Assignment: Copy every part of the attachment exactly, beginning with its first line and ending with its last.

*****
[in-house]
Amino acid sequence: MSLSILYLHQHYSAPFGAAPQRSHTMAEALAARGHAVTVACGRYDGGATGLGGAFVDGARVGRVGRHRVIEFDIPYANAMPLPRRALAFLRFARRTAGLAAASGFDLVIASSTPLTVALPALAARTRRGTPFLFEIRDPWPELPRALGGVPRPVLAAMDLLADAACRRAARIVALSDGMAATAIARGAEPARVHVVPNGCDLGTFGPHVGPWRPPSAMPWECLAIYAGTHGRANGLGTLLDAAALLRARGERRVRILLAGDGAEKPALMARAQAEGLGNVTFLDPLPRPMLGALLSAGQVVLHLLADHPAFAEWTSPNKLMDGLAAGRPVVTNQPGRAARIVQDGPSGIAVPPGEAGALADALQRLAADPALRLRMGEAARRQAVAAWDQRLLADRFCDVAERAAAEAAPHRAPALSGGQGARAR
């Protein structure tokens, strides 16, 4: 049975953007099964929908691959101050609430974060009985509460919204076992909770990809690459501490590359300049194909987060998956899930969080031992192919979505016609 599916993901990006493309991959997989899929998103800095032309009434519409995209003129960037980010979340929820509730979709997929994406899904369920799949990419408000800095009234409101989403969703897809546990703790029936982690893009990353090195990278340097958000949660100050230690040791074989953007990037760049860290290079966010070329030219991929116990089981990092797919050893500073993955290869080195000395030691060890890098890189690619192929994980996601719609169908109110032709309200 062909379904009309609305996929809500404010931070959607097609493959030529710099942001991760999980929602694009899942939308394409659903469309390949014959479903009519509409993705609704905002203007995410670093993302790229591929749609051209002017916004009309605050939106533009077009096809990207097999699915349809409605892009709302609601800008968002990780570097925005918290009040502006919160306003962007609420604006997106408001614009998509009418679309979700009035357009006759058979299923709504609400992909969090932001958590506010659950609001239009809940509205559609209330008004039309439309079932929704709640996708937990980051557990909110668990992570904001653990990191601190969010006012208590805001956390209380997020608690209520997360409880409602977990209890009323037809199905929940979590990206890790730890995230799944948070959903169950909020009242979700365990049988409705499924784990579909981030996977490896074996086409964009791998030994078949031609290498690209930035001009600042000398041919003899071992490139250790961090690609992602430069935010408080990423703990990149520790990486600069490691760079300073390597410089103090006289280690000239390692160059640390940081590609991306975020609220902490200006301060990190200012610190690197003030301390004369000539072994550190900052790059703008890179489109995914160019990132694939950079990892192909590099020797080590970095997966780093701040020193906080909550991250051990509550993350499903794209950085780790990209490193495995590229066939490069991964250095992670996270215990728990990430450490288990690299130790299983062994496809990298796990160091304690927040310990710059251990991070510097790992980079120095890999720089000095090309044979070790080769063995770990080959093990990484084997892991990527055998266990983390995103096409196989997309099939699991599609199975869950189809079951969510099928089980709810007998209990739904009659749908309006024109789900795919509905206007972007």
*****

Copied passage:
[in-house]
Amino acid sequence: MSLSILYLHQHYSAPFGAAPQRSHTMAEALAARGHAVTVACGRYDGGATGLGGAFVDGARVGRVGRHRVIEFDIPYANAMPLPRRALAFLRFARRTAGLAAASGFDLVIASSTPLTVALPALAARTRRGTPFLFEIRDPWPELPRALGGVPRPVLAAMDLLADAACRRAARIVALSDGMAATAIARGAEPARVHVVPNGCDLGTFGPHVGPWRPPSAMPWECLAIYAGTHGRANGLGTLLDAAALLRARGERRVRILLAGDGAEKPALMARAQAEGLGNVTFLDPLPRPMLGALLSAGQVVLHLLADHPAFAEWTSPNKLMDGLAAGRPVVTNQPGRAARIVQDGPSGIAVPPGEAGALADALQRLAADPALRLRMGEAARRQAVAAWDQRLLADRFCDVAERAAAEAAPHRAPALSGGQGARAR
């Protein structure tokens, strides 16, 4: 049975953007099964929908691959101050609430974060009985509460919204076992909770990809690459501490590359300049194909987060998956899930969080031992192919979505016609 599916993901990006493309991959997989899929998103800095032309009434519409995209003129960037980010979340929820509730979709997929994406899904369920799949990419408000800095009234409101989403969703897809546990703790029936982690893009990353090195990278340097958000949660100050230690040791074989953007990037760049860290290079966010070329030219991929116990089981990092797919050893500073993955290869080195000395030691060890890098890189690619192929994980996601719609169908109110032709309200 062909379904009309609305996929809500404010931070959607097609493959030529710099942001991760999980929602694009899942939308394409659903469309390949014959479903009519509409993705609704905002203007995410670093993302790229591929749609051209002017916004009309605050939106533009077009096809990207097999699915349809409605892009709302609601800008968002990780570097925005918290009040502006919160306003962007609420604006997106408001614009998509009418679309979700009035357009006759058979299923709504609400992909969090932001958590506010659950609001239009809940509205559609209330008004039309439309079932929704709640996708937990980051557990909110668990992570904001653990990191601190969010006012208590805001956390209380997020608690209520997360409880409602977990209890009323037809199905929940979590990206890790730890995230799944948070959903169950909020009242979700365990049988409705499924784990579909981030996977490896074996086409964009791998030994078949031609290498690209930035001009600042000398041919003899071992490139250790961090690609992602430069935010408080990423703990990149520790990486600069490691760079300073390597410089103090006289280690000239390692160059640390940081590609991306975020609220902490200006301060990190200012610190690197003030301390004369000539072994550190900052790059703008890179489109995914160019990132694939950079990892192909590099020797080590970095997966780093701040020193906080909550991250051990509550993350499903794209950085780790990209490193495995590229066939490069991964250095992670996270215990728990990430450490288990690299130790299983062994496809990298796990160091304690927040310990710059251990991070510097790992980079120095890999720089000095090309044979070790080769063995770990080959093990990484084997892991990527055998266990983390995103096409196989997309099939699991599609199975869950189809079951969510099928089980709810007998209990739904009659749908309006024109789900795919509905206007972007």